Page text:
The energy was palpable at YC’s annual Female Founders Conference, with hundreds of powerhouse women convening in one place for a day of sharing stories on success, failure and the long, bumpy road of start-ups. I know there were many who couldn’t attend the conference as spots filled up fast so I wanted to share my notes from the event because I think the stories told and advice given will be helpful to female (and male) entrepreneurs.
YC Partner Jessica Livingston kicked off the conference with 5 mistakes to avoid as a founder.
- Building Something No One Wants or Needs & Learn to Focus on What’s Important. While this piece of advice seems a bit broad, Jessica recommends solving a problem that you yourself have. Your job early on is to talk to users, build your product, and change it as needed. Also, when it comes to focus, don’t concentrate on being a “woman” in tech. The media makes a big deal about this but if you do too, you’ll lose focus on what matters – building a viable company.
- Measure Your Growth. You make what you measure. Start-up growth should be about 10% a month. Denial is the silent killer of start-ups. Know your growth metrics and recognize when you’re not meeting them.
- Is Your Start-up Default Dead or Alive? Assuming their expenses remain constant and their revenue growth is what it's been over the last several months, do they make it to profitability on the money they have left? If not, then you’re default dead. Read more about this here.
- Keep Expenses Low. Over-hiring is the biggest mistake start-ups can make after building a product/service no one wants. Budget for worst case scenarios. Jessica has seen countless great start-ups die because they run out of money.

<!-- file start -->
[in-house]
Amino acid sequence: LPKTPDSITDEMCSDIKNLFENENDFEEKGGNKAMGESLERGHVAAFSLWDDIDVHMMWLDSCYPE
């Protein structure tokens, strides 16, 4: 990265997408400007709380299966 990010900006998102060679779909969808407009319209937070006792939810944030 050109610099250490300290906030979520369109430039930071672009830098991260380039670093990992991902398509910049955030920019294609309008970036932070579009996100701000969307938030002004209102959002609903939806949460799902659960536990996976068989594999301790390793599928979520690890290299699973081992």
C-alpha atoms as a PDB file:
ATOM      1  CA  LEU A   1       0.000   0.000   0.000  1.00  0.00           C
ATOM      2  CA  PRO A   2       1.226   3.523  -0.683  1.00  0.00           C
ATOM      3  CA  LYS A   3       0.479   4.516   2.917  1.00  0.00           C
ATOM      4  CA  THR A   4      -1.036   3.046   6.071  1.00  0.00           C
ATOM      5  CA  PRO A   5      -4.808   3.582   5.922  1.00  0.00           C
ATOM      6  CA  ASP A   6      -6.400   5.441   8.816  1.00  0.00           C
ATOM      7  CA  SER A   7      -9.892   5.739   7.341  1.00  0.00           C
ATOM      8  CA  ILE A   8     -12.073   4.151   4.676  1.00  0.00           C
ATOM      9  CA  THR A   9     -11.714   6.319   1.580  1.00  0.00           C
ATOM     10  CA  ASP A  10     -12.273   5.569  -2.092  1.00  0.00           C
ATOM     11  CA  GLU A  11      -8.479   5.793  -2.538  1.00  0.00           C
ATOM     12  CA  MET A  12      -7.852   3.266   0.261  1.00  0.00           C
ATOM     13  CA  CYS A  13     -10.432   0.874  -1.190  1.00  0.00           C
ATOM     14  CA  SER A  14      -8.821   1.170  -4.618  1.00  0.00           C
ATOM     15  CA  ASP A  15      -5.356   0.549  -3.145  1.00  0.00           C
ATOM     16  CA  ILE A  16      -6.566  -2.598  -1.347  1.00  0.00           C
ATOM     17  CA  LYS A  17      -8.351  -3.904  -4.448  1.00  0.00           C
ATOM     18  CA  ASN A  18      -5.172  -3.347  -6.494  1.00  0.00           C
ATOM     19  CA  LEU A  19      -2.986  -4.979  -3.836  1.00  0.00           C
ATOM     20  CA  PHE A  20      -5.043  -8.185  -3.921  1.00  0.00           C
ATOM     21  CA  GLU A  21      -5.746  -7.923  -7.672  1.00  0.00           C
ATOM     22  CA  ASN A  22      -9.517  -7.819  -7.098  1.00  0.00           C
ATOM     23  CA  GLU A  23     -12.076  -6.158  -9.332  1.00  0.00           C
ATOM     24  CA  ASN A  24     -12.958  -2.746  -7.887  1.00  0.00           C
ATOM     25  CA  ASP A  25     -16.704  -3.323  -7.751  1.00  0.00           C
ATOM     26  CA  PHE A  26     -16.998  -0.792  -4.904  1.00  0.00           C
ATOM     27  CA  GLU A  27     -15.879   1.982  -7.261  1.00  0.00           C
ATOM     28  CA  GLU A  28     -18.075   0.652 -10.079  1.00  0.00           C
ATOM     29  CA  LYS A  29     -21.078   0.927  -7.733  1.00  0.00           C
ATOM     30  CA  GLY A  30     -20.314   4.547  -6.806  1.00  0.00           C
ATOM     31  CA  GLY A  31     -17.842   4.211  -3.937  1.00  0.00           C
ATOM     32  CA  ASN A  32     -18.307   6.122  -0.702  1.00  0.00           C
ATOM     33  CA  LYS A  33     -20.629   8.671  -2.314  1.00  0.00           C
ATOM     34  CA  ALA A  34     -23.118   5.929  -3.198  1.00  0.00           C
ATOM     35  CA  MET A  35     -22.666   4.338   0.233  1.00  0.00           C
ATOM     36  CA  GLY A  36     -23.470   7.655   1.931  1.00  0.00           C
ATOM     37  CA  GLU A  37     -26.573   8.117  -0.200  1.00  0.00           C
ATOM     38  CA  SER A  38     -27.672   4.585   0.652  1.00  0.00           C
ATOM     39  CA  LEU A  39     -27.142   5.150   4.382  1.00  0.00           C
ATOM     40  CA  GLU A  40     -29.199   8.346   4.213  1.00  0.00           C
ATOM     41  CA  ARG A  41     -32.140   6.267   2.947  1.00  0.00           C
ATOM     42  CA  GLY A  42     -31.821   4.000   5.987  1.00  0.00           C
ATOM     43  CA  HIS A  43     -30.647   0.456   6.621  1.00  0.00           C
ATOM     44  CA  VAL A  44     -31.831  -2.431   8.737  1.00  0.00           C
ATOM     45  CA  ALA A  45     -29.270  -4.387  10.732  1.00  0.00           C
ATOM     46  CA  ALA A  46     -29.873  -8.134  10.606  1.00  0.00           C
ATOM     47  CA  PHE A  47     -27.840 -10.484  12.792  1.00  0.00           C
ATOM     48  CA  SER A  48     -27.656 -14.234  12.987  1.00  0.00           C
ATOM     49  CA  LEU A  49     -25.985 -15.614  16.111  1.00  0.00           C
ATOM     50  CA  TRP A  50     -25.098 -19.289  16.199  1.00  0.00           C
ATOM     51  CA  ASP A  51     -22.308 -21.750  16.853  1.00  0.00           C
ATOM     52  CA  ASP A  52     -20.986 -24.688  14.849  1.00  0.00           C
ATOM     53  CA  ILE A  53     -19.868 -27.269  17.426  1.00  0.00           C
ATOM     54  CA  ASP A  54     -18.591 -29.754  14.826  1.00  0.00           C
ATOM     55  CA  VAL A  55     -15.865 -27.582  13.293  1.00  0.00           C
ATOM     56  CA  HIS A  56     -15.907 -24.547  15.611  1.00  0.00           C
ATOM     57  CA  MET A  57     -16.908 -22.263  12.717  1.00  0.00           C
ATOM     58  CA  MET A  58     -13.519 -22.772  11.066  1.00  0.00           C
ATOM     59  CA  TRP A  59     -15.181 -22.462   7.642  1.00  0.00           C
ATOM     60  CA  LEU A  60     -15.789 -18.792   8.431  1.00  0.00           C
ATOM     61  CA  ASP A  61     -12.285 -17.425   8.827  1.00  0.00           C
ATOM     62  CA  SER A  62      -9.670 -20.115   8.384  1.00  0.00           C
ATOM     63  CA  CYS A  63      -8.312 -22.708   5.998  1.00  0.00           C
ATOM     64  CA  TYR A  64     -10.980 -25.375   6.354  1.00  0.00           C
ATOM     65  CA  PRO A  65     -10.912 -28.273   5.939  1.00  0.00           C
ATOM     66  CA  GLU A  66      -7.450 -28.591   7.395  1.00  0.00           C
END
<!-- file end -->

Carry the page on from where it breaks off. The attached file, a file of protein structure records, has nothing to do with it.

- Fundraising Gets Harder After Seed Round. Seed investors look for promises. Series A investors want performance and progress before investing.
Ooshma Garg, Founder of Gobble, a home cooked food delivery service, gave a great talk comparing start-ups to playing shoots and ladders. As soon as you feel like you’re gaining traction, you slide right back down to where you started. Gobble spent 5 years in the “Troughs of Sorrow” and was denied by 200 investors before finally getting a Series A and scaling her company. She was also able to secure seed funding without a technical co-founder. Her recipe on doing this – passion, proof of concept and a strong mission. Do what your instincts tell you and listen to yourself. If it feels right, then go with it.
4 Things Kathryn Minshew, Founder of The Muse, Wished She Knew Years Ago
- People Love To Say It Doesn’t Get Any Easier – That’s Not True. Founding a start-up never gets easy but the risk of it dying is not so imminent which makes the day-to-day stress a bit less.
- Trying to Figure Out Where to Focus is Extremely Challenging. You need to pay close attention to numbers. She made the mistake of only concentrating on growth and building the product and then realized that their revenue metrics were lagging way behind even with huge user growth. Also, don’t concentrate on creating the perfect product. Just launch and get it out the door.
- Culture and Transparency Are The Most Important Things to Consider If You Want To Build A Company That Lasts. It’s easy for culture to be placed father down the list of “to do” but it’s extraordinarily important to write your values down and ensure every single hire matches them.
- To Stay Motivated, You Have To Remember Why You Started. There’s a reason you got hooked to the idea and its important to remember that when you’re completely burned out.
Reshma Shetty of Ginko Bioworks. Reshma believes that the best skillset one can have when starting a company is to know how to live cheaply so that you can bring in money while building a business. The hardest part of starting a company is knowing where to start. Reshma strongly advises defining your mission, your “core,” from the start, which was definitely a common piece of advice throughout the various talks.